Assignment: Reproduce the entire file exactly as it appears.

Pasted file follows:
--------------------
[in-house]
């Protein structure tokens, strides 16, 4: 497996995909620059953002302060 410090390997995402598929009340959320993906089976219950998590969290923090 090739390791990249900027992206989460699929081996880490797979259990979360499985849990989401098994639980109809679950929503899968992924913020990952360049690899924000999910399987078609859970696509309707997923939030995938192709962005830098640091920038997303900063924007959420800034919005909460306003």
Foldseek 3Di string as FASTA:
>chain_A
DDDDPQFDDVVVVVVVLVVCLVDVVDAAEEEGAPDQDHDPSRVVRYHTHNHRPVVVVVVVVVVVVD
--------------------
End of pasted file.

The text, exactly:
[in-house]
């Protein structure tokens, strides 16, 4: 497996995909620059953002302060 410090390997995402598929009340959320993906089976219950998590969290923090 090739390791990249900027992206989460699929081996880490797979259990979360499985849990989401098994639980109809679950929503899968992924913020990952360049690899924000999910399987078609859970696509309707997923939030995938192709962005830098640091920038997303900063924007959420800034919005909460306003």
Foldseek 3Di string as FASTA:
>chain_A
DDDDPQFDDVVVVVVVLVVCLVDVVDAAEEEGAPDQDHDPSRVVRYHTHNHRPVVVVVVVVVVVVD